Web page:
EVIO Labs fields a lot of questions from producers and retailers about mold and mold counts. Total mold count testing is a fundamental part of basic quality assurance for most herbal medicine commodities. Whether we’re looking at Russian Rhodiola, North American Echinacia or Kava paste from Vanuatu, you can bet that the commodity buyer will expect a mold count result (among other things) from and independent laboratory. At one time, mold count testing was required by rule, in Oregon, for all Cannabis being transferred to dispensaries. Despite that up to 15% of batches of Cannabis ‘flower’ failed mold count testing, mold count testing disappeared from the requirements sometime early in 2016. Despite this, some Oregon Cannabis wholesalers and retailers still required a mold count test for their own Quality Assurance purposes.
Basic mold count testing in bulk herbs, Cannabis included, is relatively simple and typically cost less than $50. The principle of mold count testing with herbs and herbal preparations is to shake a quantity of the sample with a buffered water solution and then ‘plate’ some of that liquid on a petri dish containing a general-purpose agar media that will germinate molds and mold spores. You can plate the liquid on either a petri dish or, more commonly, on a disposable petri-like device called 3M PetriFilm®. PetriFilm is like a dehydrated petri dish formed on a card. When a watery extract of the herb or herbal preparation is plated onto the PetriFilm card, the water rehydrates the agar which germinates the spores. After 48 hours incubation, any germinated fungi or fungal spores appear as a colored colony spot which can be counted. Data is reported in Colony Forming Units per gram of sample (CFU/g). Basic mold count assays are typically non-specific—meaning that it is a metric of all active molds and spores, both harmful and harmless. In truth, almost no herbal commodities will have NO mold count. In general, acceptable limits for mold counts in raw medicinal plant material intended for processing and raw herbal material intended for internal use are 10,000 CFU/g and 1000 CFU/g, respectively.
The World Health Organization states the following, with respect to the need to test herbal medicines for microbiological contamination:
“Herbs and herbal materials normally carry a large number of bacteria and molds, often originating in soil or derived from manure. While a large range of bacteria and fungi form the naturally occurring microflora of medicinal plants, aerobic spore-forming bacteria frequently predominate. Current practices of harvesting, production, transportation and storage may cause additional contamination and microbial growth. Proliferation of microorganisms may result from failure to control the moisture levels of herbal medicines during transportation and storage, as well as from failure to control the temperatures of liquid forms and finished herbal products. The presence of Escherichia coli, Salmonella spp. and molds may indicate poor quality of production and harvesting practices”(1)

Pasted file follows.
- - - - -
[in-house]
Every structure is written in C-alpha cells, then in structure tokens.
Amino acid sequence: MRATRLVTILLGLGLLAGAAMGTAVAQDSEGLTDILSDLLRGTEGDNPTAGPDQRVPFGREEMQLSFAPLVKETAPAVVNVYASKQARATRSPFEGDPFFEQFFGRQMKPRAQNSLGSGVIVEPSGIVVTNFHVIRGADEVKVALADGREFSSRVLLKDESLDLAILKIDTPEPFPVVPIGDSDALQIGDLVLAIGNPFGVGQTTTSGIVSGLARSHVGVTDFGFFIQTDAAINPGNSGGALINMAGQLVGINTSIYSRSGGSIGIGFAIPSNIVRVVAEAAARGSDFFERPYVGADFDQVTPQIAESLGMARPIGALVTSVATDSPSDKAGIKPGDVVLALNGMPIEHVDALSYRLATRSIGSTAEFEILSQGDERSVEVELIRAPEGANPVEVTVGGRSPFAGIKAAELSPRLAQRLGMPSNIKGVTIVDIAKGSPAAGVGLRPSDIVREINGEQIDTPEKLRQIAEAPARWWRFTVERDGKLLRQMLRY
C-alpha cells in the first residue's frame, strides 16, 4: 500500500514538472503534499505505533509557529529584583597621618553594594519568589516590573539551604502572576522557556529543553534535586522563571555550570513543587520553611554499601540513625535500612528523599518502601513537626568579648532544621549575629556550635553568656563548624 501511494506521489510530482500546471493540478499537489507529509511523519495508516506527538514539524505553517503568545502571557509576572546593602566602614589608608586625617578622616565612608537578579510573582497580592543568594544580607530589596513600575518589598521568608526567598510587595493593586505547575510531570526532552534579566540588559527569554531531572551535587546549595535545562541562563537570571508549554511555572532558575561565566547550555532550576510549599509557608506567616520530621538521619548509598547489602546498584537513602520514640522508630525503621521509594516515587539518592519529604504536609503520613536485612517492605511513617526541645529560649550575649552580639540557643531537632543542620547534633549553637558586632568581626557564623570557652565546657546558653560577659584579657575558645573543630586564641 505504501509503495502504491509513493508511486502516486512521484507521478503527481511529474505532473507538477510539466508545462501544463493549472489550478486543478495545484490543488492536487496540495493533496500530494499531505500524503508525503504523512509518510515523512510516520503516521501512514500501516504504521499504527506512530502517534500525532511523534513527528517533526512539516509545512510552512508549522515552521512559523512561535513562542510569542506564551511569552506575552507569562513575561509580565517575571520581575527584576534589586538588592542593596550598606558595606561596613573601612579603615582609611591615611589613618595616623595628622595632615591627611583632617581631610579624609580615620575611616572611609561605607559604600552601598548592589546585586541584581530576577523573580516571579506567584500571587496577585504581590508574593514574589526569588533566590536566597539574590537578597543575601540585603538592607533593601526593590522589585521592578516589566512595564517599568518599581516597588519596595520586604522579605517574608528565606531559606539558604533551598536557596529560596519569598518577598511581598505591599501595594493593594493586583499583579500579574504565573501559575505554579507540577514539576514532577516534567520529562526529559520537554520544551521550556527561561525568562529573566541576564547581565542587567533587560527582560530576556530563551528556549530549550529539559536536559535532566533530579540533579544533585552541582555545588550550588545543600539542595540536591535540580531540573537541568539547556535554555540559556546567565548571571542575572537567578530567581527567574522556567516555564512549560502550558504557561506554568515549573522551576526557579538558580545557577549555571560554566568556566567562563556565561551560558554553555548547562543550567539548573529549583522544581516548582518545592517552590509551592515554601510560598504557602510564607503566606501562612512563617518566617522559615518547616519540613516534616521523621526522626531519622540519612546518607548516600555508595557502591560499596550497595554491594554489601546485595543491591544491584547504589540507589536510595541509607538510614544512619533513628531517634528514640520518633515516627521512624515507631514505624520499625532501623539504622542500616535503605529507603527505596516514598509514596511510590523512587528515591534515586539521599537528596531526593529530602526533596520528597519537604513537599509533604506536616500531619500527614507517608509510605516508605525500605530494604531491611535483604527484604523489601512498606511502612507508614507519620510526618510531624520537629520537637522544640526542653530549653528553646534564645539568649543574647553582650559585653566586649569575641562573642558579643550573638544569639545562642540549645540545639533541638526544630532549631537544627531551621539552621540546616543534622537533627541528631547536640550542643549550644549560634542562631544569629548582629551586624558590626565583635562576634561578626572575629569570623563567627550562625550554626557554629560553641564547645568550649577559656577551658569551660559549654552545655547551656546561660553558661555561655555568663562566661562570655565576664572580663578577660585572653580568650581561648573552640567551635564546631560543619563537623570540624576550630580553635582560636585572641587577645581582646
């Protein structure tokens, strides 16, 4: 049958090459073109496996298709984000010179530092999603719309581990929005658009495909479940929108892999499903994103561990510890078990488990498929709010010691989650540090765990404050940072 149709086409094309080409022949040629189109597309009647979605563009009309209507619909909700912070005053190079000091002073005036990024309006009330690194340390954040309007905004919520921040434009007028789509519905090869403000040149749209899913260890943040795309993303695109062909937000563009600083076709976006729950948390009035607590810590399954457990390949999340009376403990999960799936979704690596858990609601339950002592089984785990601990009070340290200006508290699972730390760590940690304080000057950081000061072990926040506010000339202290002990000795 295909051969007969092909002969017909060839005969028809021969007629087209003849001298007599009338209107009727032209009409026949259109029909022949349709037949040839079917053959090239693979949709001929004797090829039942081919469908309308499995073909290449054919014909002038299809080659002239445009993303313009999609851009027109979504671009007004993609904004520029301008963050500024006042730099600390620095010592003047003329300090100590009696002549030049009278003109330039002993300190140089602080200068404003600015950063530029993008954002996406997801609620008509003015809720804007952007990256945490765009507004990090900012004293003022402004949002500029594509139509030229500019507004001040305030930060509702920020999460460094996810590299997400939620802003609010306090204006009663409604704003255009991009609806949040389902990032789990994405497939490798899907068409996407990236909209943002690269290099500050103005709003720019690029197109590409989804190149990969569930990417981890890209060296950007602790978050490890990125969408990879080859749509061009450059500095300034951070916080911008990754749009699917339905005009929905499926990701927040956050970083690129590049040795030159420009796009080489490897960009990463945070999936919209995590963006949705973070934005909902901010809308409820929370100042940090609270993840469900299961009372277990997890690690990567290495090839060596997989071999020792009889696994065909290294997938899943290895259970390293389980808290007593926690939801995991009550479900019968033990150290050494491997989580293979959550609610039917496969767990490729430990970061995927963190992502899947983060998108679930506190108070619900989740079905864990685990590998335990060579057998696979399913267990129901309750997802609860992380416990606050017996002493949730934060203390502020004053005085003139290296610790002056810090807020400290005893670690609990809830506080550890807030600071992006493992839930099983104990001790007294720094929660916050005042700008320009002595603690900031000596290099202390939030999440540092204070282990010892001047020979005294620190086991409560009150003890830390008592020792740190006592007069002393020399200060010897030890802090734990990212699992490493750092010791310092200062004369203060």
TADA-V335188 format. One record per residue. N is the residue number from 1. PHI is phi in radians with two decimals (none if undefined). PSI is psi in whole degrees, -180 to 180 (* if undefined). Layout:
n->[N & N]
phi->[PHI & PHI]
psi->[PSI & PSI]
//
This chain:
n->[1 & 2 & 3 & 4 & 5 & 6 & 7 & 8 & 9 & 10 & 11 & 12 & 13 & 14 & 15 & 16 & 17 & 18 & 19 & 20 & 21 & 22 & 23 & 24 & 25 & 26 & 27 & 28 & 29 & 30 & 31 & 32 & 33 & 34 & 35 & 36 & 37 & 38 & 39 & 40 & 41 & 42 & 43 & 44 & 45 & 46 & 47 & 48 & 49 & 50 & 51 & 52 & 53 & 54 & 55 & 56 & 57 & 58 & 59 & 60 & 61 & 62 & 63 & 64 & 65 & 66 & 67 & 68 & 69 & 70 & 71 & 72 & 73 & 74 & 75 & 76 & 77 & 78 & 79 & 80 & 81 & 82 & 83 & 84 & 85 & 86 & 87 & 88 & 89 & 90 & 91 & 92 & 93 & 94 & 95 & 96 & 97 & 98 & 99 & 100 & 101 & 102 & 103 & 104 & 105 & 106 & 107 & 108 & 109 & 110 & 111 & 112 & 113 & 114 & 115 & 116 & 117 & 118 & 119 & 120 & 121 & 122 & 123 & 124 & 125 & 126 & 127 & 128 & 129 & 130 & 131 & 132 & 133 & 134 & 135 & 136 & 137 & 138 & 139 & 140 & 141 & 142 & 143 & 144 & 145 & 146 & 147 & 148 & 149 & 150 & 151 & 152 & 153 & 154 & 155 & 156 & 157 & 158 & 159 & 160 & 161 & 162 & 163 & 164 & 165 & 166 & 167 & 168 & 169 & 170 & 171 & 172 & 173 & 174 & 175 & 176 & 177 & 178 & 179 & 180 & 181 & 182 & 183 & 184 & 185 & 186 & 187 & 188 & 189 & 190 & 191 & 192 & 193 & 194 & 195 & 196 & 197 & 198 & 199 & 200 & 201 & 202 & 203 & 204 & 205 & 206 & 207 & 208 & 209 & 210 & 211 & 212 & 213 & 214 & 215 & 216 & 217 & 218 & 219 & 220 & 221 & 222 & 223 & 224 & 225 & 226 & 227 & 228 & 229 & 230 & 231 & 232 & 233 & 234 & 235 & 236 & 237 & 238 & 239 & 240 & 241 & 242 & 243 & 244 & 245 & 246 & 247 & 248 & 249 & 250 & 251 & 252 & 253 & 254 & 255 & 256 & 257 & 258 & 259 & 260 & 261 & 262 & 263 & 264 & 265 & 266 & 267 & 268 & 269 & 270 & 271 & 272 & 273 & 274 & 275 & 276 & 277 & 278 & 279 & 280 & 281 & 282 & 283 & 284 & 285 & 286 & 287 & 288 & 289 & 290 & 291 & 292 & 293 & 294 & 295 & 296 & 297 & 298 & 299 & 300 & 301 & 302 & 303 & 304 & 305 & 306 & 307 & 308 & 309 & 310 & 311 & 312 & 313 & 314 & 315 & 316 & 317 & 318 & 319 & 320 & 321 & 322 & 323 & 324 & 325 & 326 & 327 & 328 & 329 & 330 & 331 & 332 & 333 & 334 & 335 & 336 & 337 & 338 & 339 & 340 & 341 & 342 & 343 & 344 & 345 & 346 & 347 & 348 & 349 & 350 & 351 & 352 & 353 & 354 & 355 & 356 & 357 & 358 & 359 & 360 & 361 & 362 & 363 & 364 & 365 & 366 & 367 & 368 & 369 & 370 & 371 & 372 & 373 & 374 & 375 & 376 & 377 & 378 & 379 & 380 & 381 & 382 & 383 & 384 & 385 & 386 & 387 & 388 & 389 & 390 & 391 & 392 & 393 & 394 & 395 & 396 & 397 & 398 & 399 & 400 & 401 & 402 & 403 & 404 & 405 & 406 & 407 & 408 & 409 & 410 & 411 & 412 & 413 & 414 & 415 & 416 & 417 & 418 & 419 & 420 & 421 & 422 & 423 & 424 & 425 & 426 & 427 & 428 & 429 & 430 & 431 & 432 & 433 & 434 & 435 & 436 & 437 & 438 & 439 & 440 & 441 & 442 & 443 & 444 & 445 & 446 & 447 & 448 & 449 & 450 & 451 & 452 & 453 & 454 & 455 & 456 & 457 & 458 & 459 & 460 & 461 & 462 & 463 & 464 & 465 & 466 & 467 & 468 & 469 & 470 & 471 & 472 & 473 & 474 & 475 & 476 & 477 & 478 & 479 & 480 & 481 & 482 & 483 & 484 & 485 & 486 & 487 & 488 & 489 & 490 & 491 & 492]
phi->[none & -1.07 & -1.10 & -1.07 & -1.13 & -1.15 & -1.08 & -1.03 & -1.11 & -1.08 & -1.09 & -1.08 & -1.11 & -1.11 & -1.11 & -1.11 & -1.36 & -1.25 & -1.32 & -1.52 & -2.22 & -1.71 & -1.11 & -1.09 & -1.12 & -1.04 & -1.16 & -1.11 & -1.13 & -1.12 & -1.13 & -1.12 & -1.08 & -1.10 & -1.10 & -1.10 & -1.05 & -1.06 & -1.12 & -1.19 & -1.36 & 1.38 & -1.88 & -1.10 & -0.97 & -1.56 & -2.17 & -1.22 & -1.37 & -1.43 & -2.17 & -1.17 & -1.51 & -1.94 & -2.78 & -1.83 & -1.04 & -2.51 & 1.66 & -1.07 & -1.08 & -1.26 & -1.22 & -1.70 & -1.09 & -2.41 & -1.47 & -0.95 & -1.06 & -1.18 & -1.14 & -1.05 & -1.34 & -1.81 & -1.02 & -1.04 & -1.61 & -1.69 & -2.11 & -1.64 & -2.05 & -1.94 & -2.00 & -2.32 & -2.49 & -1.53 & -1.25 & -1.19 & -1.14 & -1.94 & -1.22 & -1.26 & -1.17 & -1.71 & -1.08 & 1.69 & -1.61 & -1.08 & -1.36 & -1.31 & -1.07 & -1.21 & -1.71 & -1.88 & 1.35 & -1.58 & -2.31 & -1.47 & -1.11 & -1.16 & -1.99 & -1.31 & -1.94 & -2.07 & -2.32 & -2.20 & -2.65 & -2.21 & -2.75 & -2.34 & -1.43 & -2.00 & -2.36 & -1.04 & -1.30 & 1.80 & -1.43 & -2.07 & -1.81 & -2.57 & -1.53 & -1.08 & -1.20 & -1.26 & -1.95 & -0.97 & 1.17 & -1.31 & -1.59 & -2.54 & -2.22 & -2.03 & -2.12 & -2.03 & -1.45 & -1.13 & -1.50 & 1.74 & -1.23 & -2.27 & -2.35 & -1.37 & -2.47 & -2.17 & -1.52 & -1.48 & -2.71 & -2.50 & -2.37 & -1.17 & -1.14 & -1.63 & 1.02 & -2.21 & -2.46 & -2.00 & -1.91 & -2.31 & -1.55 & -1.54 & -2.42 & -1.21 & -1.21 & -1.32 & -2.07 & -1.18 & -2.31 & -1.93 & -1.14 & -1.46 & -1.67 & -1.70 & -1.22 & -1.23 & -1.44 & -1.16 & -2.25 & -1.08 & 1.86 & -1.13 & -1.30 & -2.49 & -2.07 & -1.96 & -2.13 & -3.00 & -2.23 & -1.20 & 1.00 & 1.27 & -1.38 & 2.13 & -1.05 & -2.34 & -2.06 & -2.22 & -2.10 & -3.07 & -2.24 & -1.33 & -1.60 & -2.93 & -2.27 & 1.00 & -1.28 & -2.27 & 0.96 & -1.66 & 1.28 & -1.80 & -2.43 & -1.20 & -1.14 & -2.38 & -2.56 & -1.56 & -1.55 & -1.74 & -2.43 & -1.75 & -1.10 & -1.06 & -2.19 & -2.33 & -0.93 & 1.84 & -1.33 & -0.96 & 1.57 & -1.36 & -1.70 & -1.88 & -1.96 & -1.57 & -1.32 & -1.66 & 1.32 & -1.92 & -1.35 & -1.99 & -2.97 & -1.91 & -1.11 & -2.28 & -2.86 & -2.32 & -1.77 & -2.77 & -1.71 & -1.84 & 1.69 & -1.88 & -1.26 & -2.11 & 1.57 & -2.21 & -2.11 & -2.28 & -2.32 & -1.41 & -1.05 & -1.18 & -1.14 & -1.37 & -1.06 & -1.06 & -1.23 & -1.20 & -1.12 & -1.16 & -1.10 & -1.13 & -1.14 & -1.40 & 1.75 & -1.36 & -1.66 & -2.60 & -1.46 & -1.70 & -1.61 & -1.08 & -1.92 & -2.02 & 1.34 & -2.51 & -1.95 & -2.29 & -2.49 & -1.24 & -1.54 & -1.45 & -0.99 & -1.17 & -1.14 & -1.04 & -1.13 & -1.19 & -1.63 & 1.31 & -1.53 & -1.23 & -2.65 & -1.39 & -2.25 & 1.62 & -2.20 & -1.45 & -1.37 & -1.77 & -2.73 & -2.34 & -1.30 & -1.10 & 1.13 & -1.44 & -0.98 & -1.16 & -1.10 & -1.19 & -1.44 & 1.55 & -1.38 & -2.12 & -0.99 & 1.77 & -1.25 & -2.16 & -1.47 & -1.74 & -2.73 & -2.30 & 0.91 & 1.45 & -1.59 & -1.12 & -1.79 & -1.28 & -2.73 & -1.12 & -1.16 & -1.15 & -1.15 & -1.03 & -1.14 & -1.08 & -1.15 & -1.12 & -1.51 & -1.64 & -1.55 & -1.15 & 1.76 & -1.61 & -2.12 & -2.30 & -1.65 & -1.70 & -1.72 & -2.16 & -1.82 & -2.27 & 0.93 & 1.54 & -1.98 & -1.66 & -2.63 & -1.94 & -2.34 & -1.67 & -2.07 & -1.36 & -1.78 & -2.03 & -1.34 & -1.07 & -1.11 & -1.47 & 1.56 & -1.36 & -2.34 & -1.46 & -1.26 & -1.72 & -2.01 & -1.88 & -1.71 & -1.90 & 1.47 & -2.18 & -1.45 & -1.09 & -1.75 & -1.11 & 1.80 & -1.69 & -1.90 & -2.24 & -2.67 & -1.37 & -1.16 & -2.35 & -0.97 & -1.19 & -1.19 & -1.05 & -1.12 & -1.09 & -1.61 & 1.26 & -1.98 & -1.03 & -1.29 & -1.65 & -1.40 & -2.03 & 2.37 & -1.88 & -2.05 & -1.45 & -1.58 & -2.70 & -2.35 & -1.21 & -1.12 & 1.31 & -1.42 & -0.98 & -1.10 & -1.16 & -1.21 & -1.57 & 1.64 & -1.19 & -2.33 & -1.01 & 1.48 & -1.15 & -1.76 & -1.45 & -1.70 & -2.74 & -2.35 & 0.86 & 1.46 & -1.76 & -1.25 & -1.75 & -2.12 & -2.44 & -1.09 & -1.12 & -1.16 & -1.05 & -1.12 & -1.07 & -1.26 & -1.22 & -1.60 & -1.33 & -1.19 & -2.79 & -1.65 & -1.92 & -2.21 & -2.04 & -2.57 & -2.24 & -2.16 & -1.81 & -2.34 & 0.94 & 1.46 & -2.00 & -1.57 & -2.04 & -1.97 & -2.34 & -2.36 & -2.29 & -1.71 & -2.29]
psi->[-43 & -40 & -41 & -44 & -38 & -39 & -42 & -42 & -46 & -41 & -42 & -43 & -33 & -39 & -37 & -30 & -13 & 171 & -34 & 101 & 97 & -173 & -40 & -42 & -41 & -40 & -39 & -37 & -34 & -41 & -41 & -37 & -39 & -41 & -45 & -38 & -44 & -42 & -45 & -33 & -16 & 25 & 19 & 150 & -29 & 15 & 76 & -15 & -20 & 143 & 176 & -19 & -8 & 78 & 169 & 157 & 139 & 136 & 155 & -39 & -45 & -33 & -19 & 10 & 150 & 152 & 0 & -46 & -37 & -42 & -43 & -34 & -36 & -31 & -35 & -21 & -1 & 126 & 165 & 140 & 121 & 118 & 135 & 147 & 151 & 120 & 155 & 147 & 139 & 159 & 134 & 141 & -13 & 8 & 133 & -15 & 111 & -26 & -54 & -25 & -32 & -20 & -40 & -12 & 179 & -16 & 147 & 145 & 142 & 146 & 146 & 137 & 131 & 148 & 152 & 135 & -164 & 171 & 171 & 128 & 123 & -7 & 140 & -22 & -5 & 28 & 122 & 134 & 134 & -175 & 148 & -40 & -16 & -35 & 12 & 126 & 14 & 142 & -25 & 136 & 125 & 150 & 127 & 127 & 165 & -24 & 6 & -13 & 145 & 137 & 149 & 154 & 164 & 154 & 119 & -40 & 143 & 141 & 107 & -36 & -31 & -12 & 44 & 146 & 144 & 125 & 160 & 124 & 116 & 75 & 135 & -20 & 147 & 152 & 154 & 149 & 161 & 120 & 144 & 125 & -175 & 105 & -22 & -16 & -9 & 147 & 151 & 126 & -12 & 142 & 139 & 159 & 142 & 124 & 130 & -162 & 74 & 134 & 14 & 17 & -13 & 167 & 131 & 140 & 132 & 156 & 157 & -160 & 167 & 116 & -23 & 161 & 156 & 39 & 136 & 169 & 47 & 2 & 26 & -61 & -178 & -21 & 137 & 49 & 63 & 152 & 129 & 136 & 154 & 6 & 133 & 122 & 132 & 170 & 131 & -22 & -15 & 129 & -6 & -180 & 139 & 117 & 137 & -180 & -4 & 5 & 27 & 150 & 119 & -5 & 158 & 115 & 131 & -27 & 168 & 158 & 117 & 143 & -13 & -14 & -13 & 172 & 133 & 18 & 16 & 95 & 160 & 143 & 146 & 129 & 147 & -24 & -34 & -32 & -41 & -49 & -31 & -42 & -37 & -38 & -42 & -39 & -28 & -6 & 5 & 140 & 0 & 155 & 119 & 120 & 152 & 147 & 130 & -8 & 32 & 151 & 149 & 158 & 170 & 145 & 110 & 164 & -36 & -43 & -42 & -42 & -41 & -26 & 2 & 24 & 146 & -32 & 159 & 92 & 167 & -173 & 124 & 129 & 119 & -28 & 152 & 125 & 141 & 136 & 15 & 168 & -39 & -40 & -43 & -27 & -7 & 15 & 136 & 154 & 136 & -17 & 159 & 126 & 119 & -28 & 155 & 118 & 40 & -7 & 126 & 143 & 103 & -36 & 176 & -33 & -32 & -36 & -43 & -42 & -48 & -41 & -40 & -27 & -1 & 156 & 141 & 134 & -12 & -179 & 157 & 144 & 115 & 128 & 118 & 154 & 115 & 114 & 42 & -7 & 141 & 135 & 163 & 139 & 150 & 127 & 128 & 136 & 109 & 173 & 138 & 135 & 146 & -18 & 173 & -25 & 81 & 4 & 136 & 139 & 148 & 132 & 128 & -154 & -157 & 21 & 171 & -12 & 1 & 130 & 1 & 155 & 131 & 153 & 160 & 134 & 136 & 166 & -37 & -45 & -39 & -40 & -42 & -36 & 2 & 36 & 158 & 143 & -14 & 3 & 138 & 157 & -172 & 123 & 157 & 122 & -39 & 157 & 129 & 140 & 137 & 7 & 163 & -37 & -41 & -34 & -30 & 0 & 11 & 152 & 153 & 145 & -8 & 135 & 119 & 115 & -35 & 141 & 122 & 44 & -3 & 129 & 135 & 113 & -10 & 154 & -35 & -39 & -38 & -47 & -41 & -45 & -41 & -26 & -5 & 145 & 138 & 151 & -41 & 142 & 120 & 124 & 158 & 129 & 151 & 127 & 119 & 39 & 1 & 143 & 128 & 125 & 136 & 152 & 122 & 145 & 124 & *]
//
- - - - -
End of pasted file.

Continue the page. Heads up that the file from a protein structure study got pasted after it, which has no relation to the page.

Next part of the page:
Mold counts are one basic measure of herbal Cannabis and Cannabis products. While many molds typically found in cured cannabis are not regarded as being pathogenic, too much natural mold content can spoil the organoleptic quality of the herb (appearance and aroma). More seriously, high mold count can be a sign of too much time at a high moisture content, e.g., improper curing. In some cases, toxic molds can also be present. Toxic mold species such as Aspergillus can cause potentially fatal respiratory infections in immunocompromised patients and it can also produce significant quantities of aflatoxin, ochratoxin and other mycotoxins that are persistent and seriously toxic--even after processing or even sterilization.
Despite once being a required quality assurance test in Oregon, mold count testing is no longer required. In other legal Cannabis states, mold counts and other microbiological contaminant checks are required testing (California, Colorado, Massachusetts, Nevada, etc.). If you think basic mold testing is important, you should ask your Cannabis producer, wholesaler or retailer about it and let them know you value it as a metric of quality and safety.
WHO Guidelines for Assessing Quality of Herbal Medicines with Reference to Contaminants and Residues. ISBN 978 92 4 159444 8. World Health Organization 2007